Instead, the Government is likely to further push reforms such as the National Monetisation Pipeline (NMP), the multi-sector Production Linked Incentive (PLI) scheme and financial sector reforms, such as the bad assets bank. The PLI scheme comes close to an ad-hoc industrial policy.
In the normal course, a politically stable government is likely to pursue both sets of reforms as they are complementary. But as 2021 showed, there is a very hard upper limit to which the two can be pursued together in the face of strongly entrenched interest groups. This will complicate some of the objectives the Narendra Modi Government had set for itself. Foremost being the doubling of farmers’ income. The approach had two prongs: helping the poorest of farmers with income support and opening opportunities for the better-off ones. The latter prong was sabotaged by farmers from Punjab. Overall, this also impacts India’s growth strategy.
The traditional route to economic growth—through growth in investment and consumption demand—is now subject to uncertainties. But these uncertainties do not mean that the Government has stopped exploring alternative investment and growth strategies. One alternative domain where growth is taking place in leaps and bounds is that of startups where years of encouragement seem to be paying off. In the recent past, almost half of foreign direct investment (FDI) in India has gone into digital investments as compared to just 20 per cent some years ago. The results are for everyone to see. In 2021, there were 40 unicorns—startups with a valuation of more than $1 billion—compared to 26 in the previous decade. In 2021—a year when India was badly hit by the second Covid wave—privately held startups raised $31.2 billion, a sum nearly thrice that of the $11.2 billion in the previous year.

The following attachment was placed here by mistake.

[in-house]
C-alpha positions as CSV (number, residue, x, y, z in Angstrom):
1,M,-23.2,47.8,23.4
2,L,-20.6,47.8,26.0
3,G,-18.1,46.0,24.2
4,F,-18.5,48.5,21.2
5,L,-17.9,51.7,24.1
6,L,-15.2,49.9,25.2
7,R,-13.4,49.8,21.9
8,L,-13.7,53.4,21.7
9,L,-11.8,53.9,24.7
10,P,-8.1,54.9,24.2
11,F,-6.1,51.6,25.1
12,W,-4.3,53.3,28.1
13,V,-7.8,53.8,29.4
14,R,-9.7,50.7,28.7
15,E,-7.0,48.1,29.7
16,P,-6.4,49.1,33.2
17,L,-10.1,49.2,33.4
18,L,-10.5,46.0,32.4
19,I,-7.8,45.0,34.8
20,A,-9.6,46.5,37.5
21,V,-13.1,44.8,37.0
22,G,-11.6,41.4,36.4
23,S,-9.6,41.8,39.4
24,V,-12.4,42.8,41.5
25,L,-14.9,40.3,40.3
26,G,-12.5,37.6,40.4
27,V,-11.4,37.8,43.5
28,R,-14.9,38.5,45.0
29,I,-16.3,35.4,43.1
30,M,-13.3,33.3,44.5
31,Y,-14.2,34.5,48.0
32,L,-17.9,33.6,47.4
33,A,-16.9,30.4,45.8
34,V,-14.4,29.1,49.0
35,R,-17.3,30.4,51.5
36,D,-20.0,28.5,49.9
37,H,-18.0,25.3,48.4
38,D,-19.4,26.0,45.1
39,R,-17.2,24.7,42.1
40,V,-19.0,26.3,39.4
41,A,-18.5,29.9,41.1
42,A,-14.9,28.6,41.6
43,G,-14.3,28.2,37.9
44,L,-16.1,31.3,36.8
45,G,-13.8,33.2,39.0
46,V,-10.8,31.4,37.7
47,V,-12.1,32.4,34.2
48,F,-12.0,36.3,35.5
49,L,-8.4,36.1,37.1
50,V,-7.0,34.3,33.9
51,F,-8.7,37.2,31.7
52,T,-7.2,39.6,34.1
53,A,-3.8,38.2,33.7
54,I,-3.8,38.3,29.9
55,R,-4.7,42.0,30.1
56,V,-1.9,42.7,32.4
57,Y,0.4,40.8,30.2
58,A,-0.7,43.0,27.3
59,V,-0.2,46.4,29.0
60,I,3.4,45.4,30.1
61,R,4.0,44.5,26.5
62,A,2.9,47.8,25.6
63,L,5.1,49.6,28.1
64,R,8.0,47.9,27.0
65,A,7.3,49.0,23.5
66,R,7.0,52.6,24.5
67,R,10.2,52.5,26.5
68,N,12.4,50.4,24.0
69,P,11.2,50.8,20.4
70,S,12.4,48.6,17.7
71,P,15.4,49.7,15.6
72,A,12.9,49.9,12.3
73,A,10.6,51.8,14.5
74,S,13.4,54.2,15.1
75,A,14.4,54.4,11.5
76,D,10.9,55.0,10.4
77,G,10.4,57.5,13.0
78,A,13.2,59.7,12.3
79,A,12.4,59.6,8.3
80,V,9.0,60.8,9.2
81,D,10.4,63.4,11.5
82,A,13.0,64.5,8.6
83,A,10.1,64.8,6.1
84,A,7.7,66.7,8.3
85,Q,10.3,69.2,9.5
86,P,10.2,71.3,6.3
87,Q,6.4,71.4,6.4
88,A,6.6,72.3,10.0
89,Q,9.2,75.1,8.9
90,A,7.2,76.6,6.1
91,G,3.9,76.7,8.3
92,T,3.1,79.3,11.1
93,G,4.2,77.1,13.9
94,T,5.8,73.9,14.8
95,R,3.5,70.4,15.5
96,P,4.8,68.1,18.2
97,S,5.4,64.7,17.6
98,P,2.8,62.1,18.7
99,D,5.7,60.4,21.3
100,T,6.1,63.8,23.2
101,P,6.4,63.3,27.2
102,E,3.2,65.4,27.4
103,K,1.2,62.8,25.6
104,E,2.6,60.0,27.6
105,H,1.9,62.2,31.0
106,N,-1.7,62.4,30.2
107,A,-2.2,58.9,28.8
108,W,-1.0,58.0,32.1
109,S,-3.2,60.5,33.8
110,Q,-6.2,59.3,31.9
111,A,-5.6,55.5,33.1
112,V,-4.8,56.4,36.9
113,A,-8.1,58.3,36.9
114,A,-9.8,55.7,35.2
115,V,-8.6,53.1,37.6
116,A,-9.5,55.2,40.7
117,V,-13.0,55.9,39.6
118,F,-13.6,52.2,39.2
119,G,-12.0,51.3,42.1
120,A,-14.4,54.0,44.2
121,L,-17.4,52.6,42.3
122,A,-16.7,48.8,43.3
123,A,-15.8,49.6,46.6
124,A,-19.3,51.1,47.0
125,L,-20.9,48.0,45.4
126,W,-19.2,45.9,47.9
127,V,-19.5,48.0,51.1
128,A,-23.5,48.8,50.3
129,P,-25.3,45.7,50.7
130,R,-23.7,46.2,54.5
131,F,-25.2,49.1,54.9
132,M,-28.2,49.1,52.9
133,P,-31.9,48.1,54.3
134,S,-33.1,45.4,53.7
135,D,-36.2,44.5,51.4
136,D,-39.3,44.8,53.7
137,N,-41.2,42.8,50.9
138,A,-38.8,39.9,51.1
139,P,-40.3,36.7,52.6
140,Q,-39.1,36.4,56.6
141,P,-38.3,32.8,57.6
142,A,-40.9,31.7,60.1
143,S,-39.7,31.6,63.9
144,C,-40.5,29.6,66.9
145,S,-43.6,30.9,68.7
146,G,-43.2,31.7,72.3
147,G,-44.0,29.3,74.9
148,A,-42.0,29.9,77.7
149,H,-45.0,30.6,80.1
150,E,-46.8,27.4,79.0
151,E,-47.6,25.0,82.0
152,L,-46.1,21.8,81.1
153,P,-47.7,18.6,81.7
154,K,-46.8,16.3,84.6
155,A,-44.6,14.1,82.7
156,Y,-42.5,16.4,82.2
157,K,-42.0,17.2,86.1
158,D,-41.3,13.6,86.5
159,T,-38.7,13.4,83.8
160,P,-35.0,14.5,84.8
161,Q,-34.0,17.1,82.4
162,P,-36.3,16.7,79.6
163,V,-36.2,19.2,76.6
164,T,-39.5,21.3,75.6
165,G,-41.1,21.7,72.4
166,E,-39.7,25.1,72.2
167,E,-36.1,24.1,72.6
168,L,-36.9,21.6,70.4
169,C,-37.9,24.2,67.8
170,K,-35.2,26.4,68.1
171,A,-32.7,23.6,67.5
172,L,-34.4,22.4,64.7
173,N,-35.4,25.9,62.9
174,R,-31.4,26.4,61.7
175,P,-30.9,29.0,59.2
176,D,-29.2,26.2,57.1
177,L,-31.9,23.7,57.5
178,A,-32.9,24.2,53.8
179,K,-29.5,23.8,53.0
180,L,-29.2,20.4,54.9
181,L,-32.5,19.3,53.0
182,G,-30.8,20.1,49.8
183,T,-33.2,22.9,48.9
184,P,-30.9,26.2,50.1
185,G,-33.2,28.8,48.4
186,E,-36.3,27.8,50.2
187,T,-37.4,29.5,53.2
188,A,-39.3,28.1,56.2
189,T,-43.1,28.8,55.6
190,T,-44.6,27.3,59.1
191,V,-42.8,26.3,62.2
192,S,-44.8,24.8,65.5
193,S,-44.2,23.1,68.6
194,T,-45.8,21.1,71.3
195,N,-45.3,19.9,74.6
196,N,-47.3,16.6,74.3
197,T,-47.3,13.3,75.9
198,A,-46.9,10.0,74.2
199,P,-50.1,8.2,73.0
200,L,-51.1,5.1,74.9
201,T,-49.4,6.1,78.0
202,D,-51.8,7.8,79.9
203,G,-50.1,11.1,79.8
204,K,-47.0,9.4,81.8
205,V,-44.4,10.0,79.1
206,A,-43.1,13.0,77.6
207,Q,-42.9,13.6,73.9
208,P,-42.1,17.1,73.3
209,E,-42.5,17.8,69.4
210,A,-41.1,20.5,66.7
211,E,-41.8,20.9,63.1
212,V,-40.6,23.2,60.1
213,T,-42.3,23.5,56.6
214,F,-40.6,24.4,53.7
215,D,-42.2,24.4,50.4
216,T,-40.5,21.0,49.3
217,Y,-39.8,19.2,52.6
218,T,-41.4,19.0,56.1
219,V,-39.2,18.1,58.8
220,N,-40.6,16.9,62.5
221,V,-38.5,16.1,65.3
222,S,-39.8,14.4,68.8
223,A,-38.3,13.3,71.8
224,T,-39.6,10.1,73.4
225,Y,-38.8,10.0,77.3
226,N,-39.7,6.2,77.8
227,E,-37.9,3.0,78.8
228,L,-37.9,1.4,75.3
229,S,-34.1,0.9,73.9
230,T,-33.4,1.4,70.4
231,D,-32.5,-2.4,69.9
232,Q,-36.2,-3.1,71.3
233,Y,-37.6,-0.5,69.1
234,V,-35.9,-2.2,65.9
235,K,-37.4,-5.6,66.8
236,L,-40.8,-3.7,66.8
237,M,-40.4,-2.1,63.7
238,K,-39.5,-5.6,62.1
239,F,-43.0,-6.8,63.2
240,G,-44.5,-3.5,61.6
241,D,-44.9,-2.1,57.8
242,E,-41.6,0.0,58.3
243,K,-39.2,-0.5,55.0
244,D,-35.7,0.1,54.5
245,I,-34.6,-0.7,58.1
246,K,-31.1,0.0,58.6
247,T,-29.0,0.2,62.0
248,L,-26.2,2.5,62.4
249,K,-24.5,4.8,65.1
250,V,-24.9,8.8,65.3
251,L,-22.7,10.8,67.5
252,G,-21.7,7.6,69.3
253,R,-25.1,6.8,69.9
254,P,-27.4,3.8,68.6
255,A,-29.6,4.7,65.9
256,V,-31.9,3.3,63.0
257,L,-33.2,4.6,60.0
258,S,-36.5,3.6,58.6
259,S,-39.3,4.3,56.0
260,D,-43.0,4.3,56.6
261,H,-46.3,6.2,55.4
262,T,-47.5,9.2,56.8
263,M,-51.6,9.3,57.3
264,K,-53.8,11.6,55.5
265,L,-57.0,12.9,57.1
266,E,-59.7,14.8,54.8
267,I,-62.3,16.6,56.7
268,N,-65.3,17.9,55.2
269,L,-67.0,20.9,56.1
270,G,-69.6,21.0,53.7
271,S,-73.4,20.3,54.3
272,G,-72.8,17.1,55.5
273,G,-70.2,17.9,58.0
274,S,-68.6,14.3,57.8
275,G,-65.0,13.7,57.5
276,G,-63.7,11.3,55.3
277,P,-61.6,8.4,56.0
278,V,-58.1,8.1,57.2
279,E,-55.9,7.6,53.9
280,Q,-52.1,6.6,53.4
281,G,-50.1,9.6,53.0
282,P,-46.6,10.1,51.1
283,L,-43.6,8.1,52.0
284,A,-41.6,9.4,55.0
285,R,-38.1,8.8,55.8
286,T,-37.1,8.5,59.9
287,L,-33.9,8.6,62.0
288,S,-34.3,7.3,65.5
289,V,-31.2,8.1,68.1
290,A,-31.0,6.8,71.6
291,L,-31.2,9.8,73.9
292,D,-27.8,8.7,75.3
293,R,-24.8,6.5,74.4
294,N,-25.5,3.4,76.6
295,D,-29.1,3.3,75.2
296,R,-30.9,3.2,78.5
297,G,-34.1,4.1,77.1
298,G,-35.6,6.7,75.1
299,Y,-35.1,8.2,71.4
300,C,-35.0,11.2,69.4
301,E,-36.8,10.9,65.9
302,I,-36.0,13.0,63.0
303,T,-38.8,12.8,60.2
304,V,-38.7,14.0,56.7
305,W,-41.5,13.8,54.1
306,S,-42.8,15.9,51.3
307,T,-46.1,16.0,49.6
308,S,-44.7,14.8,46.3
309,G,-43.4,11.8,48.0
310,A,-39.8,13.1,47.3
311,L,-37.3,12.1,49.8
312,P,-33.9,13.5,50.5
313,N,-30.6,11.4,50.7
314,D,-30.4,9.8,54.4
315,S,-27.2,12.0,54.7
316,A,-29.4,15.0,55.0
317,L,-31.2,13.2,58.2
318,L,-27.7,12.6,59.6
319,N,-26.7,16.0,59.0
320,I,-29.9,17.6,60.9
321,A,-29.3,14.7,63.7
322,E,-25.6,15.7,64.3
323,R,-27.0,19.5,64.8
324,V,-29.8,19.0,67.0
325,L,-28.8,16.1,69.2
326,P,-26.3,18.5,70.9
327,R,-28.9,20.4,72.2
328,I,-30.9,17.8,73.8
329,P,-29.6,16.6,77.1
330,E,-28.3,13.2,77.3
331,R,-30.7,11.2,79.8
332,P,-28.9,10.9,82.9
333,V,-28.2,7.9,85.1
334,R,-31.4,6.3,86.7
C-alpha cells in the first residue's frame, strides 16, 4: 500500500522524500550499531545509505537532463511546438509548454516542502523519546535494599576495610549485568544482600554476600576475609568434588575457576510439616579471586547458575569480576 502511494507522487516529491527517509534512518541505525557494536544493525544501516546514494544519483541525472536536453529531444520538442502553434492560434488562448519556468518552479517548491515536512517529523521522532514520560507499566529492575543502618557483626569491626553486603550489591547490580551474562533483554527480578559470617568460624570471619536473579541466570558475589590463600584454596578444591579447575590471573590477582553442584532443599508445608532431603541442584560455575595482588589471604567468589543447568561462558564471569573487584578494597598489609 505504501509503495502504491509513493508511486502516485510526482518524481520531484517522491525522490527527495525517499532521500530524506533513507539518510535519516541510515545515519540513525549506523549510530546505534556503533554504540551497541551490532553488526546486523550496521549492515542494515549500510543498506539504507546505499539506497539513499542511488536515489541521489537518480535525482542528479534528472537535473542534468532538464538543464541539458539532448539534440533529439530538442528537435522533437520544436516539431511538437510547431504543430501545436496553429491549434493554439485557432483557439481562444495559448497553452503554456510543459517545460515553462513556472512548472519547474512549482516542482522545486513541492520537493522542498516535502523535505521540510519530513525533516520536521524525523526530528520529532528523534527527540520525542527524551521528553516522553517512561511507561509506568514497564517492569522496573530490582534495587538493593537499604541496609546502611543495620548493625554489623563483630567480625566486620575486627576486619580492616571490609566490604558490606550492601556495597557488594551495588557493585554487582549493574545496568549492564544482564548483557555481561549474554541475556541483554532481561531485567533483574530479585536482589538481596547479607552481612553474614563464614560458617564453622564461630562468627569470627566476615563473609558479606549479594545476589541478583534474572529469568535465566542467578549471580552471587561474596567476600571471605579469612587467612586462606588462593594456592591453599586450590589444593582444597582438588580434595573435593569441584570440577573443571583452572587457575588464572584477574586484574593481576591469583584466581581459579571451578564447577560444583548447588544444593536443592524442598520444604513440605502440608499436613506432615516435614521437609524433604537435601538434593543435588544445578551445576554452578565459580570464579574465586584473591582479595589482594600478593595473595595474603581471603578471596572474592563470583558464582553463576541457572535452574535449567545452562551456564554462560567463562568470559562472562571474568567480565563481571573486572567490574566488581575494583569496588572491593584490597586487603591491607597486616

There is pessimism about startups being a solution to India’s largescale employment needs and to be fair, they are not. But India’s success in this area has been needlessly underplayed as being peripheral to economic growth. In December, the Government informed Parliament that startups registered with it generated 1.92 lakh jobs in 2021. Cumulatively, 5.98 lakh jobs have been generated in the sector since 2018. The results in 2021 proved otherwise. This area is likely to see further state encouragement in 2022.
The new wave and the rising number of Covid infections could not have come at a worse time for India. After witnessing a severe economic contraction in 2020, the economy was poised to jump back to life. Various forecasters hinted that India would be one of the fastest growing economies in 2021-22 and 2022-23. The International Monetary Fund (IMF) pegged India’s GDP growth in 2021 at 9.5 per cent and in 2022 at 8.5 per cent. This was also reflected in domestic economic markers and surveys. RBI’s Consumer Confidence Indices—the Current Situations Index (CSI) and the Future Expectations Index (FEI)—began indicating weak consumer confidence from March 2019 onward. From May 2020 they began diverging wildly with the CSI falling below 100 and FEI showing poor future expectations. In the last three survey rounds, however, the band between the two indices began to narrow, indicating a convergence between current and future expectations. In December, just before Omicron hit, the gap was the narrowest in many months. Weak consumer confidence and weak investment growth feed into each other and have been the reason for India’s weak economic growth. These factors merit a close watch in 2022.